8. According to the 2019 category list 730 was Figure Vignettes. Hardly any solstice for someone with a tank having a driver, loader and commander filling the hatches. It hardly seems fair to force a guy into dioramas when all he did was use the three kit provided figures in a prize cow model. (I agree you have to cut it off somewhere, but I think the line needs to be revisited.) This is true of virtually all the categories and always has been so. As noted, most people will start with the best kit available and rarely willing choose a fifty year old kit with weak details. How many Monogra
  9. That pretty well supports my case for a skill level based contest. In a skill based contest, the entrant would get to choose at what level he wants to compete. Perhaps the way to go is regular categories and then super detail categories in place of OOB? These days, the OOB categories are pretty much the same level as the regular stuff due to kit design, so create categories for those who go way beyond the kit, but are not scratch builds or conversions. Something like using all the PE available and resin replacement items like tires and such. Dak
  10. If most of the OOB categories were eliminated, those categories could be changed to allow a broader range of entries. Dak
  11. While this is basically true, the reality is often in favor of more and nicer detail. Most people want to do the nicest model they can and that means picking a "better" kit to start with. This is precisely my point; things have changed and the original intent is no longer valid. Certainly, beautiful kits can be trashed and poor kits turned into fine art, but it all rests on the skill of the builder. That is true in every category. I think the OOB categories no longer reflect the changing modeling scene. People are wanting to do scenes which contain more than allowed in the main ca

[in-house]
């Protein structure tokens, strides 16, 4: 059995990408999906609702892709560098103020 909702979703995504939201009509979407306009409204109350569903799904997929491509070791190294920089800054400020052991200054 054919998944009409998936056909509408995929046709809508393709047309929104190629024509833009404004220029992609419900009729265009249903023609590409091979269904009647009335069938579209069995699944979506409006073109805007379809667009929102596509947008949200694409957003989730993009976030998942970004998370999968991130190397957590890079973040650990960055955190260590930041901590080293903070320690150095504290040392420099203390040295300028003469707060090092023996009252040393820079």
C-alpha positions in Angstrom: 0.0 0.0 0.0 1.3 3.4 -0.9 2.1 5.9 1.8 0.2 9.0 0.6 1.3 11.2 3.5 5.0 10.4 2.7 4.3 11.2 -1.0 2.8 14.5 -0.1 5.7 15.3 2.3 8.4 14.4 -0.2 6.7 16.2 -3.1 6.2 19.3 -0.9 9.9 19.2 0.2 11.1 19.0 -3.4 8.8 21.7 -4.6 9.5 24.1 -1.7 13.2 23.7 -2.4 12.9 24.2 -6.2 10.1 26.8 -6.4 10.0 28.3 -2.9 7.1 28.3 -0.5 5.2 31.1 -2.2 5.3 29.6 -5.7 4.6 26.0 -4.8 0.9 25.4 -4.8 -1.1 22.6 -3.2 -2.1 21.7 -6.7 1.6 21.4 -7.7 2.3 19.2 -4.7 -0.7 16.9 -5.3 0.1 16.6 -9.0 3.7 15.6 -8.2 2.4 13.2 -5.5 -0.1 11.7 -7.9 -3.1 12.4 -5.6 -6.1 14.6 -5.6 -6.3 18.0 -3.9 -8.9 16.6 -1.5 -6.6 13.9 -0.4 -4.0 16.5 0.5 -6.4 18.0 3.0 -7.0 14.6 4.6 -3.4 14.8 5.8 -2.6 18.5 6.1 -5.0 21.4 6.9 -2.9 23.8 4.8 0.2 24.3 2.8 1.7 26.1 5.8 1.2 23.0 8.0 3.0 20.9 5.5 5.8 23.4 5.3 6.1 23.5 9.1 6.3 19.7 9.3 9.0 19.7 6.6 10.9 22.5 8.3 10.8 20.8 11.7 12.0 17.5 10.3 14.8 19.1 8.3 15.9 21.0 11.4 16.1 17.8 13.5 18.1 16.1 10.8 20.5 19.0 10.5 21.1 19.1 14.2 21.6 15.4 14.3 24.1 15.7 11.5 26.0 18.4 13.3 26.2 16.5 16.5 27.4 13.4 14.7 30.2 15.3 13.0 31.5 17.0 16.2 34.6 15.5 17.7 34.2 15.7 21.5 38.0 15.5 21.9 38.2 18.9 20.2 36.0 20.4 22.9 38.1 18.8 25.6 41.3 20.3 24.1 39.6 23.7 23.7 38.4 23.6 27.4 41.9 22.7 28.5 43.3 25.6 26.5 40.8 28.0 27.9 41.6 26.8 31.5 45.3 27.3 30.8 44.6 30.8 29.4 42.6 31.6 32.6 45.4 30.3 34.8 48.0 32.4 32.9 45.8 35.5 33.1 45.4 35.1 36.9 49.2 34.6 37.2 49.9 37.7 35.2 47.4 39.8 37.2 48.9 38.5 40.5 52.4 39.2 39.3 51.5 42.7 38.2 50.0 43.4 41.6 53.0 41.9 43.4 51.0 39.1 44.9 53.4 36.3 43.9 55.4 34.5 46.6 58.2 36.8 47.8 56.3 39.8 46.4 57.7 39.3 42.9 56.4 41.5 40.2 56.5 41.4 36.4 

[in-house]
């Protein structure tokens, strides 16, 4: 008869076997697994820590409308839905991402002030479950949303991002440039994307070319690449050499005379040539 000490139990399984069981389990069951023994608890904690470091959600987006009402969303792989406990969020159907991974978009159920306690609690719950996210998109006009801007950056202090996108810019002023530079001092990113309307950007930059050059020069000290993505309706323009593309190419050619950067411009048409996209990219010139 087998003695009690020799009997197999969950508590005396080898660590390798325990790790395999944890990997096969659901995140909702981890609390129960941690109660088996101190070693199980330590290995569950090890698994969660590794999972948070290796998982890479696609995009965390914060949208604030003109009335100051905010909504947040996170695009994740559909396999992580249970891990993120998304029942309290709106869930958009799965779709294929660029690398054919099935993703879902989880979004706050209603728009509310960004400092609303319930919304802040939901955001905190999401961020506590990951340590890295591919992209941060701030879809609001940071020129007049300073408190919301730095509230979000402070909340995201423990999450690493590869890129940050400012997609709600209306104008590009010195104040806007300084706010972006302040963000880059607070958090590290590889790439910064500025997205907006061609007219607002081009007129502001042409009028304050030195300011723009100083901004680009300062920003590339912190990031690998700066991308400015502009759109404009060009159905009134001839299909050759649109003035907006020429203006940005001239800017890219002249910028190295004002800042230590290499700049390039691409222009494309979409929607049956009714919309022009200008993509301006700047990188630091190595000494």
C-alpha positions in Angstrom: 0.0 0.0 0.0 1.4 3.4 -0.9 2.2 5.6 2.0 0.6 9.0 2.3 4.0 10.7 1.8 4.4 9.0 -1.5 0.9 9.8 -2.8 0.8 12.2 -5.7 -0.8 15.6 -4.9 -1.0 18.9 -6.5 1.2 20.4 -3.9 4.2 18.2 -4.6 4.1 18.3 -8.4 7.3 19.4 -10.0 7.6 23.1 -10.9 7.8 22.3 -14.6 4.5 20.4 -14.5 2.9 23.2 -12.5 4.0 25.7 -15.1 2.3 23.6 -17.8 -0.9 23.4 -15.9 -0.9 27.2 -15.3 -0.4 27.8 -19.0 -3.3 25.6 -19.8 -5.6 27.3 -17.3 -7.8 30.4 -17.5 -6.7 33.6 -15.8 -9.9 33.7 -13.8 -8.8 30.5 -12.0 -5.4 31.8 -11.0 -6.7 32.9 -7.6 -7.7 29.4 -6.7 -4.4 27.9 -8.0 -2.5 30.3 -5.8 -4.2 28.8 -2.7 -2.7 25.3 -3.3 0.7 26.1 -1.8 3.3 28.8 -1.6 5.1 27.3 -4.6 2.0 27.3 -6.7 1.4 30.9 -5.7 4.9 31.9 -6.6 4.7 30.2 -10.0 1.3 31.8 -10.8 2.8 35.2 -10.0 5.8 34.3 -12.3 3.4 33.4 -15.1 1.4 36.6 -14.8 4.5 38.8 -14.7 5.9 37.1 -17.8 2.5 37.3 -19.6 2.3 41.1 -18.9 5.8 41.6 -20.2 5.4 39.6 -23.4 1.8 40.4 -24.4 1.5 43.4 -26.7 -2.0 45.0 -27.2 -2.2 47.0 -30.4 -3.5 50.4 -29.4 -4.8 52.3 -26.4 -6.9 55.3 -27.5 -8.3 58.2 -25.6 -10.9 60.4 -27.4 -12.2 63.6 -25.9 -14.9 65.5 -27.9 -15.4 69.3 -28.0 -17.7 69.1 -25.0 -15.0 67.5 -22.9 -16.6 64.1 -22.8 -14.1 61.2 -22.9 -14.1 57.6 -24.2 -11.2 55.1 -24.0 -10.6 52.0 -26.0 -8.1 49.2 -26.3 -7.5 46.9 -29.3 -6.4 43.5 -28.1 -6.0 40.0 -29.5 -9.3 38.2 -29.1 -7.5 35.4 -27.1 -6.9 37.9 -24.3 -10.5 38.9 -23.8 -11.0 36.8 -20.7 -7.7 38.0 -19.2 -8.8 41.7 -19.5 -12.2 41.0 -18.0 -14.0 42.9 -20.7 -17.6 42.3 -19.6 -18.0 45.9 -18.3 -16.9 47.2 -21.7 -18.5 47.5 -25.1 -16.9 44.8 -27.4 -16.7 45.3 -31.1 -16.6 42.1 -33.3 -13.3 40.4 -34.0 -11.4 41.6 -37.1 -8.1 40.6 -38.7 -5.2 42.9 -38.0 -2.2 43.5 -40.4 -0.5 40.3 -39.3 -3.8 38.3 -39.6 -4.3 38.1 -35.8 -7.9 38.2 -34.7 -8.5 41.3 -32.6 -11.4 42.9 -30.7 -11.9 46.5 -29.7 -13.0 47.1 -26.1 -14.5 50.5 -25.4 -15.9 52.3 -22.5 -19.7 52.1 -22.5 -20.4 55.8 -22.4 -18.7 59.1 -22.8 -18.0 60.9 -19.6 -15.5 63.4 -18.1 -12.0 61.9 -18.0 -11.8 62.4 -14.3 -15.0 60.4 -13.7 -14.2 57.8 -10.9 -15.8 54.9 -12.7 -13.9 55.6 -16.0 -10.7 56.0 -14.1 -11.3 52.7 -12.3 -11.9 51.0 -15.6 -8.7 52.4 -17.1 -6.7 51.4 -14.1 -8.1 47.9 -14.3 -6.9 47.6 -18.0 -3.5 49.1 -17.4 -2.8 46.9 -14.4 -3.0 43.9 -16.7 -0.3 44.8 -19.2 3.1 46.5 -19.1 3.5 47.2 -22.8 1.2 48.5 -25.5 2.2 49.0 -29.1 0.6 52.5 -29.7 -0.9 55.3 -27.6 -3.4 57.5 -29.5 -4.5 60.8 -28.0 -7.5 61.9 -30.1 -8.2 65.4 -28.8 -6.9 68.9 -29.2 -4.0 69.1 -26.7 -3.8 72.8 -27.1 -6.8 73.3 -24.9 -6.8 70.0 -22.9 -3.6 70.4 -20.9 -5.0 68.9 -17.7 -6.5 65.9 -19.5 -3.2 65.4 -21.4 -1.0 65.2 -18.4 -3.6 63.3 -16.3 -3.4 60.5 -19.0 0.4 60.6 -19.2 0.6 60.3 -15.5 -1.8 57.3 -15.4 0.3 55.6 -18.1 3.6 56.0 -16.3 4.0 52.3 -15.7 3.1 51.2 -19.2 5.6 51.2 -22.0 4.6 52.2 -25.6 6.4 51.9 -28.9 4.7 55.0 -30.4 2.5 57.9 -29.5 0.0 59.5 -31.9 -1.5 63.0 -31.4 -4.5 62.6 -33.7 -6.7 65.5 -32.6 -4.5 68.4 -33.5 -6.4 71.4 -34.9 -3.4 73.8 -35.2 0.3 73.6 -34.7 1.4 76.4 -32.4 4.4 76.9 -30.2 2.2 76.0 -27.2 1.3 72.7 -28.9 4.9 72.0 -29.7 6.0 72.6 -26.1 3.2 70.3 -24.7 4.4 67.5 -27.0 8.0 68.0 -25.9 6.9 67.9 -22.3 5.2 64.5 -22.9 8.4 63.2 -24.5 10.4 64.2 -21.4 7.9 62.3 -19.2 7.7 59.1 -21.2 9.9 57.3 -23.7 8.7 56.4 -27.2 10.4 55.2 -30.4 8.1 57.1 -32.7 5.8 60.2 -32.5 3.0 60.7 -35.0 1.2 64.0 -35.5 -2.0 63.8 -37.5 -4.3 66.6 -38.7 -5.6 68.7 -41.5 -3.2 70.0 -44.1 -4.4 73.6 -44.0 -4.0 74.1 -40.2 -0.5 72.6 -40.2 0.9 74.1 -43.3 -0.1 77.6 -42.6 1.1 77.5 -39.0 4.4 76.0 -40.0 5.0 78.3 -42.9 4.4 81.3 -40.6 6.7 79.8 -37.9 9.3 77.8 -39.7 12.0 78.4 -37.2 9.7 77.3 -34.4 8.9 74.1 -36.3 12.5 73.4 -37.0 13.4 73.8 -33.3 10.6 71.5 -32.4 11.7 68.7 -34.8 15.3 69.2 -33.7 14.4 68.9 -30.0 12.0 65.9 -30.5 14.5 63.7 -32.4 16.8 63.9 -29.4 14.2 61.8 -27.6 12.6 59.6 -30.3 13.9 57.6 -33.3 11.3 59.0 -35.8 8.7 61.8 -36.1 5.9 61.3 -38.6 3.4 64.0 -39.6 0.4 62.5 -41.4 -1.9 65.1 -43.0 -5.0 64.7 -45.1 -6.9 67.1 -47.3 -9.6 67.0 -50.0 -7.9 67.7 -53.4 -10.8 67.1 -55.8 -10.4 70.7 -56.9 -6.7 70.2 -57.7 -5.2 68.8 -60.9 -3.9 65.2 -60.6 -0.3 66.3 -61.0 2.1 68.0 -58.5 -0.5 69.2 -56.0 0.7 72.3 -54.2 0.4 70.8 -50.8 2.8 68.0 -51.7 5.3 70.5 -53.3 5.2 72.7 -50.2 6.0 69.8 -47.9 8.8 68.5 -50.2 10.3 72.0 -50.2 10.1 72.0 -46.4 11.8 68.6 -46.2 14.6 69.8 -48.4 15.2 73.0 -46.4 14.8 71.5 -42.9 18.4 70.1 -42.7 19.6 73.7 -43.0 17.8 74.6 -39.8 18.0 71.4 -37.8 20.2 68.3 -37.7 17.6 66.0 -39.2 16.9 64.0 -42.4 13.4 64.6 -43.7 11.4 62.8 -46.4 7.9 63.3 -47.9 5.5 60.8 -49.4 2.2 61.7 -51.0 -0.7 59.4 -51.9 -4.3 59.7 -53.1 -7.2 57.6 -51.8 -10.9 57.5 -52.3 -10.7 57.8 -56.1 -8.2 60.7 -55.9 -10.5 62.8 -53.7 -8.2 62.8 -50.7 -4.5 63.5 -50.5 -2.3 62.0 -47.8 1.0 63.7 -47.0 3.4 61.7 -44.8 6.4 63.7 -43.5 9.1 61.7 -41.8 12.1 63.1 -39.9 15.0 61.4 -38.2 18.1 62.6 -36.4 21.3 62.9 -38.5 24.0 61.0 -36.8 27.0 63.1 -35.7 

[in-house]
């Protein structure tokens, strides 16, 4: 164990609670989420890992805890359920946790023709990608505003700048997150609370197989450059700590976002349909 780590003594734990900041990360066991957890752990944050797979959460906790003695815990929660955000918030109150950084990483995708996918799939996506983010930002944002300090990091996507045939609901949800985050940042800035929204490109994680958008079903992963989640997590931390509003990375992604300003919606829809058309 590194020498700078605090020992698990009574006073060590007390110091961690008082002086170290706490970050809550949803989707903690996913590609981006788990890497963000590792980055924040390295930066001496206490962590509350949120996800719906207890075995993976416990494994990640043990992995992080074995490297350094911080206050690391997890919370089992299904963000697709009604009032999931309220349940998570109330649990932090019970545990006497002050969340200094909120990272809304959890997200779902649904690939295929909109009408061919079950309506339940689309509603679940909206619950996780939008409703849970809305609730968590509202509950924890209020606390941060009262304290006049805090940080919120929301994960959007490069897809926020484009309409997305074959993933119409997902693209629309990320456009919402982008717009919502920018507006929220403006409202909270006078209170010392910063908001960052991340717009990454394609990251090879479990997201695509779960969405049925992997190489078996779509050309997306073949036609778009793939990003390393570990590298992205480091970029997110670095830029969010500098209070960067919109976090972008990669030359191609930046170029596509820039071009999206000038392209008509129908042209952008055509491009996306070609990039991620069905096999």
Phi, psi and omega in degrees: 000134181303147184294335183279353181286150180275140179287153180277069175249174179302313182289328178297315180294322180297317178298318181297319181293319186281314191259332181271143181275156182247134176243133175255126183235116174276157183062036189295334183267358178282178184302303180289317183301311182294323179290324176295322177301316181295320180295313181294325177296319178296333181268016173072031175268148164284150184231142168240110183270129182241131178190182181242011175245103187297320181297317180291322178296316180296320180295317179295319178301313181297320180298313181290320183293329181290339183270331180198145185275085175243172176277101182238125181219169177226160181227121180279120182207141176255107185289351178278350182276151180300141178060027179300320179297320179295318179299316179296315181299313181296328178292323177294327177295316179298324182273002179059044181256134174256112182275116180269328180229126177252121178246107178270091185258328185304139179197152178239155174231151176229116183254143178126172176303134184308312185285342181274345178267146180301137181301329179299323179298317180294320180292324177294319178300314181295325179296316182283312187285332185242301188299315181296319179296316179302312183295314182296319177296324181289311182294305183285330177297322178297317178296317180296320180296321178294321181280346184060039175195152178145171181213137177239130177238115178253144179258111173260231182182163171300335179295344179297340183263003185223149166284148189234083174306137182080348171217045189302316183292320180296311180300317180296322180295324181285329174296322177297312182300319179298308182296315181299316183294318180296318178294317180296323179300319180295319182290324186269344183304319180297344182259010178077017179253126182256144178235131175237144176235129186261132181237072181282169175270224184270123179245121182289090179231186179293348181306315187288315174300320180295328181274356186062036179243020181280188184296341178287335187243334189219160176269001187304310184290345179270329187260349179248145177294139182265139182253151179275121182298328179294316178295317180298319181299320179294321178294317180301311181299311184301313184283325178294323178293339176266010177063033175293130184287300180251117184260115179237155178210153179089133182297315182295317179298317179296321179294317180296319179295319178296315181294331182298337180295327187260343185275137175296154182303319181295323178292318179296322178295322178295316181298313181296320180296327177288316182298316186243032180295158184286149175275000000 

12. I don't know, with most modern kits available, it seems to be more of a case of picking a well detailed model, than actually doing a superb job. Would a Lindberg Ju-88 stand a chance against a modern version? Yes, I there is always a chance, but realistically? I find I build almost exclusively OOB these days because the kits have almost everything I need. My two winners at Chattanooga were virtually OOB. But, would not newer categories also attract entries? There are a lot of people doing vignettes with no clear category for them. You either build bare bones or risk ending up in d
  13. When Out-Of-The-Box was started in the late 1970s, there were a lot of kits that needed work to be competitive, so it made sense to have way for those who just wanted to do a nice looking model without having to super detail a kit, to compete. However, it is now 40 years on and the quality of kits has dramatically changed. So, I have to think we are perhaps past the point where OOB serves a true purpose. I now hear people talking about picking a well detailed kit for the OOB category and I never see anyone doing old Aurora kits OOB. Perhaps it would be better to dump OOB categories and
  14. Of course, this only reflects part of the reality. Some, like myself, attend only every couple of years. Location also changes the people who attend. For example, I plan on going to San Marcos because it is relatively close. My pount being that while the attendance at a specific National may be only a fourth of the membership, those who actually attend the events may be a good bit more, when viewed as part of a big picture. Dak